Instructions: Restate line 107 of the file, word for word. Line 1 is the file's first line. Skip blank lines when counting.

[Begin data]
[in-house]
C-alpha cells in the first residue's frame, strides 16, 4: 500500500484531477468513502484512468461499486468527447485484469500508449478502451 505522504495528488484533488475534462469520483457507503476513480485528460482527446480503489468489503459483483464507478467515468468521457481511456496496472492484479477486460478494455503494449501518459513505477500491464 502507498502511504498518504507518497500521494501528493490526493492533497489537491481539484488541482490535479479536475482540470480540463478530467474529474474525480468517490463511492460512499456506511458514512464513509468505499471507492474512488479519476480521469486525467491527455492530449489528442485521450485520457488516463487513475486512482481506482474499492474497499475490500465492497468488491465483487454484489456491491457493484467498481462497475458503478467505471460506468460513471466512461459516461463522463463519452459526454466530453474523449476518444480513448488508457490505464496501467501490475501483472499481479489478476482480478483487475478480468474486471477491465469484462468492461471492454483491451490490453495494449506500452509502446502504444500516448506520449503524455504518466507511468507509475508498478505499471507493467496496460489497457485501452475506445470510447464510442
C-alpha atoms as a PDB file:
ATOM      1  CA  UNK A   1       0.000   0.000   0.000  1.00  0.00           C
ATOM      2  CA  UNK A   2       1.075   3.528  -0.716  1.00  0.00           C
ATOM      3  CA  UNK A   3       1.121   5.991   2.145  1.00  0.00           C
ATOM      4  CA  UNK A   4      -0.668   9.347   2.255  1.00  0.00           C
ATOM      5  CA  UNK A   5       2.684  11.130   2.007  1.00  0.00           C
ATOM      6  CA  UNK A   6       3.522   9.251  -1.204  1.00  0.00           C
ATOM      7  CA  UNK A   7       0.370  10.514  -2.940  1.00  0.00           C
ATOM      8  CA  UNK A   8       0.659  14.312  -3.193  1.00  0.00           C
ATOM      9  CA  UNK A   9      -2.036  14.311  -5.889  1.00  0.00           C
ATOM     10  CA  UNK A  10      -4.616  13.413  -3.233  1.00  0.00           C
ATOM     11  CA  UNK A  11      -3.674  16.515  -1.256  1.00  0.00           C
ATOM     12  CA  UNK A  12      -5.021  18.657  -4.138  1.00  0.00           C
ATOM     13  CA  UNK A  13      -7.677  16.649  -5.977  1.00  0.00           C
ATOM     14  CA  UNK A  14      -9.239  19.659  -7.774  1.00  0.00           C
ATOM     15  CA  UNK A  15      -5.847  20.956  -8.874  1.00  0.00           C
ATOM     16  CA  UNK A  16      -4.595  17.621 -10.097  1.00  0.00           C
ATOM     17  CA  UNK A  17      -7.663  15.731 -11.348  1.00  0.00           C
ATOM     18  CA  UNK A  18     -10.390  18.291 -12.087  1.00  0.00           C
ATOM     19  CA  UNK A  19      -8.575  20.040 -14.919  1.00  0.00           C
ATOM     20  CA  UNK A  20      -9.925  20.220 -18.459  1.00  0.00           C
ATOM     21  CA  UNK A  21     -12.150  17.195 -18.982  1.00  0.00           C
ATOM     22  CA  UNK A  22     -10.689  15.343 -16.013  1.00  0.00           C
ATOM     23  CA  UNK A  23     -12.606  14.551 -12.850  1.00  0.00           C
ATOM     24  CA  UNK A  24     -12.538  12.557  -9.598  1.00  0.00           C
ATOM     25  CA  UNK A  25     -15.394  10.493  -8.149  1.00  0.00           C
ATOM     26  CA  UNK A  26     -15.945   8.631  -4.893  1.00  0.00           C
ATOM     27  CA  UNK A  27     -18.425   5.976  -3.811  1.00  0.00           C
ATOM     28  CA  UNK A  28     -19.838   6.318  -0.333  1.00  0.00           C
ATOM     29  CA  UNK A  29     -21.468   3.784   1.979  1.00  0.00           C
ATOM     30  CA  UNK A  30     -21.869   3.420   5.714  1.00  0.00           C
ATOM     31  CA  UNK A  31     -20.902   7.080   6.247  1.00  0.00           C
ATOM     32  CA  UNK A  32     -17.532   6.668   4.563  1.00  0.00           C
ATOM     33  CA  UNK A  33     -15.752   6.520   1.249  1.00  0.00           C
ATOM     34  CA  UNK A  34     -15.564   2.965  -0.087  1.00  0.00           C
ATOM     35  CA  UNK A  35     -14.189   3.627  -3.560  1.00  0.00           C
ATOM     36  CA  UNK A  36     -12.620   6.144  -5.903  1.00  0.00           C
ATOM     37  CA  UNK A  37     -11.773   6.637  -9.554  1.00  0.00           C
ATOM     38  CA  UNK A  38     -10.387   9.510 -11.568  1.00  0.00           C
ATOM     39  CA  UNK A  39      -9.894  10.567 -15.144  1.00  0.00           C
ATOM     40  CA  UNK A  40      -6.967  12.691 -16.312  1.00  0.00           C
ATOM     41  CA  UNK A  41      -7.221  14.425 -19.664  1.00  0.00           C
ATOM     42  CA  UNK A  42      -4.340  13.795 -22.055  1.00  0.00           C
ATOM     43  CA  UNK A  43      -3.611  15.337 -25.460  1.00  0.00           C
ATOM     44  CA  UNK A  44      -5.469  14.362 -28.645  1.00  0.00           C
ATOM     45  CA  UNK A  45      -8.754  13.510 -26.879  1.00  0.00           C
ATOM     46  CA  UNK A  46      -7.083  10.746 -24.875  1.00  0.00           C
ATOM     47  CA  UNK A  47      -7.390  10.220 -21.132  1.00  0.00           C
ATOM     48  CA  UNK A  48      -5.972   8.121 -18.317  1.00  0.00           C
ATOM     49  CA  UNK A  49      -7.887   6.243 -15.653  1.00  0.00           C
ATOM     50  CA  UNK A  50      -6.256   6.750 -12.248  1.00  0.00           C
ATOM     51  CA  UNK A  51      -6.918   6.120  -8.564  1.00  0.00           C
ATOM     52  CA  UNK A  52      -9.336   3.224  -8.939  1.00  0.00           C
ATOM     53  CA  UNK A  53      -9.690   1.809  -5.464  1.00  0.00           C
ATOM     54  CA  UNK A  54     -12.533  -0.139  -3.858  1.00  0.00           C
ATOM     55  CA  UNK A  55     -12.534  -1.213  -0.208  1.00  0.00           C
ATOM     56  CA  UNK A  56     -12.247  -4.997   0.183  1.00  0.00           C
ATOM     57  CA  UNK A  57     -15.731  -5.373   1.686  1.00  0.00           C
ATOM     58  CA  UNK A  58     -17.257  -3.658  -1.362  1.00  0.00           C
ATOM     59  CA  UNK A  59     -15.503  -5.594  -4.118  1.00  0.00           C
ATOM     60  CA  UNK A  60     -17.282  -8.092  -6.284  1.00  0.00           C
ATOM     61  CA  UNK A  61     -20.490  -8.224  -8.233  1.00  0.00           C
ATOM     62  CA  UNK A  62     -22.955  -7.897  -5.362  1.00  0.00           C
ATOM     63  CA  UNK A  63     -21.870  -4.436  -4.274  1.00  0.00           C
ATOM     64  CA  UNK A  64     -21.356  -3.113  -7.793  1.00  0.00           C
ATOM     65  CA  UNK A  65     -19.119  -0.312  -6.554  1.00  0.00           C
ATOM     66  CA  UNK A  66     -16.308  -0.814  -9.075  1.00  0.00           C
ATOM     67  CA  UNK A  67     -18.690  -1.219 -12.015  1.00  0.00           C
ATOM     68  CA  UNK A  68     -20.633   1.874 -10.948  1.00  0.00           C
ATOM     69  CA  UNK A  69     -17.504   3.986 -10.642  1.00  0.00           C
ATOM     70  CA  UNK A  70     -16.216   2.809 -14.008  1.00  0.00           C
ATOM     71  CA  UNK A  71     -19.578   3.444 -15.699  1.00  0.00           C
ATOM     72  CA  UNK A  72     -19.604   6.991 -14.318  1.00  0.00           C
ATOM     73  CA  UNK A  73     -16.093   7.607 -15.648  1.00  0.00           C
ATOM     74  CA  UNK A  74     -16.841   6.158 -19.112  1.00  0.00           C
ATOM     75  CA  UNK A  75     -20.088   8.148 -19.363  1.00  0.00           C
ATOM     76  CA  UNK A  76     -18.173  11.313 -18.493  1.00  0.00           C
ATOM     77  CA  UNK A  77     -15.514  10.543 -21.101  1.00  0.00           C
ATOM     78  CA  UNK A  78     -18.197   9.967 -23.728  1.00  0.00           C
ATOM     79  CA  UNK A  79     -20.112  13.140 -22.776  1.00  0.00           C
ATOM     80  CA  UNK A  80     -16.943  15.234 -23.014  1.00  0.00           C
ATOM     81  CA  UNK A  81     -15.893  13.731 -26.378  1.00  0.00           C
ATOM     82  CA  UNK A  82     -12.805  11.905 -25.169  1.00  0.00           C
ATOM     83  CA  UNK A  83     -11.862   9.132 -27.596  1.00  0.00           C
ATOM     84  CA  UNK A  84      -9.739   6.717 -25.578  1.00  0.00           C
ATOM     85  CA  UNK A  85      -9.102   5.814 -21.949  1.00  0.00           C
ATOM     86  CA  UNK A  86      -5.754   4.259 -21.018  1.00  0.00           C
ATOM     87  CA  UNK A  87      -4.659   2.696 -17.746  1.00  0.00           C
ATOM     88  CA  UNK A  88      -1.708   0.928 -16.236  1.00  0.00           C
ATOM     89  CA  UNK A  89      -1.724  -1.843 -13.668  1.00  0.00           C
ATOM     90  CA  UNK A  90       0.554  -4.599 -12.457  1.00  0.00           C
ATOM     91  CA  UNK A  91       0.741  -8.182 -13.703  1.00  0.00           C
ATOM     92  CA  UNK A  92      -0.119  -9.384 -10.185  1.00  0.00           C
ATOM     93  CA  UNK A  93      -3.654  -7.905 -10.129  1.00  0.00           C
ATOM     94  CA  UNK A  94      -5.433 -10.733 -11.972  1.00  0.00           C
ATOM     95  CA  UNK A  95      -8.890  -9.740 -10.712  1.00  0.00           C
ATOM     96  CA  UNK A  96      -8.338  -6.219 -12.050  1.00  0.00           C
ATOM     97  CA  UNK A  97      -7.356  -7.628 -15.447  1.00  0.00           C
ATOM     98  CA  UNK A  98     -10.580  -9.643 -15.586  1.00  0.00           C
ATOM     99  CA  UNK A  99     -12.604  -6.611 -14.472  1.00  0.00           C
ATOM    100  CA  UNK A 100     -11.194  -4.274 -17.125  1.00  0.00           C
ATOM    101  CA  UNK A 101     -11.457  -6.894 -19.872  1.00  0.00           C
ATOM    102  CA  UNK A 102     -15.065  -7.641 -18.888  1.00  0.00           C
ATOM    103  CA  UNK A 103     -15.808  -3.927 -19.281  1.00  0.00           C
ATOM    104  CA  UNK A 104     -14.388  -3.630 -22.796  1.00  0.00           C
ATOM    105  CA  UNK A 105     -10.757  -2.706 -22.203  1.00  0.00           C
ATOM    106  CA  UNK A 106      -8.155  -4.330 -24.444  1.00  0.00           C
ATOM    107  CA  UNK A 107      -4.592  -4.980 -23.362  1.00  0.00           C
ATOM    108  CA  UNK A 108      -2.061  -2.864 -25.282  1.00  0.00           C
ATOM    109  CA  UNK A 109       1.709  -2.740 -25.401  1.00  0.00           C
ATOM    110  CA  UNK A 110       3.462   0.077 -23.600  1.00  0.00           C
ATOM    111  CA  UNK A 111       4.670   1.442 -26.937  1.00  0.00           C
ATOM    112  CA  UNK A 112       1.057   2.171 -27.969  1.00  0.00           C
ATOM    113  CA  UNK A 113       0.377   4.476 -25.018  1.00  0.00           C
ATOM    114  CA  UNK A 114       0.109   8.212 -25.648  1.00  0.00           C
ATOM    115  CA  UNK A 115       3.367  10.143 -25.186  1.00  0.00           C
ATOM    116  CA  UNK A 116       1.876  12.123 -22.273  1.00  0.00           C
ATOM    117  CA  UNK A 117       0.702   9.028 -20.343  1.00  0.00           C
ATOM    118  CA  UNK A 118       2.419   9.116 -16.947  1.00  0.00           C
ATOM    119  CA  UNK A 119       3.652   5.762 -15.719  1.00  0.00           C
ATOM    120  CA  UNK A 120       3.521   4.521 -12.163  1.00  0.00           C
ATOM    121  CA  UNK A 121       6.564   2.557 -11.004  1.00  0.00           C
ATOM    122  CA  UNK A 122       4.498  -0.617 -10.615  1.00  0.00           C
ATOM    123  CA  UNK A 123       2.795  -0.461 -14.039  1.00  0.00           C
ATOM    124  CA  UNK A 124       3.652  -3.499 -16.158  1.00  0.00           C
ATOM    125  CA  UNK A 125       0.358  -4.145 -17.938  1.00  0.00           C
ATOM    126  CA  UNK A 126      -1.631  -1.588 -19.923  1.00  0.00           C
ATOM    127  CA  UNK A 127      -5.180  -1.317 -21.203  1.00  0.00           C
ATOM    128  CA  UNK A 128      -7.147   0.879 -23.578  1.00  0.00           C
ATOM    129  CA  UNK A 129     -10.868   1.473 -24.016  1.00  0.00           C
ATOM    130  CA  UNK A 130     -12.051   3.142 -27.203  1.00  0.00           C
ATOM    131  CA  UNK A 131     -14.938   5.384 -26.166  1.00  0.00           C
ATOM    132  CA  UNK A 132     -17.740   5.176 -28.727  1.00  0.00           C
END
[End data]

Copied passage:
ATOM    104  CA  UNK A 104     -14.388  -3.630 -22.796  1.00  0.00           C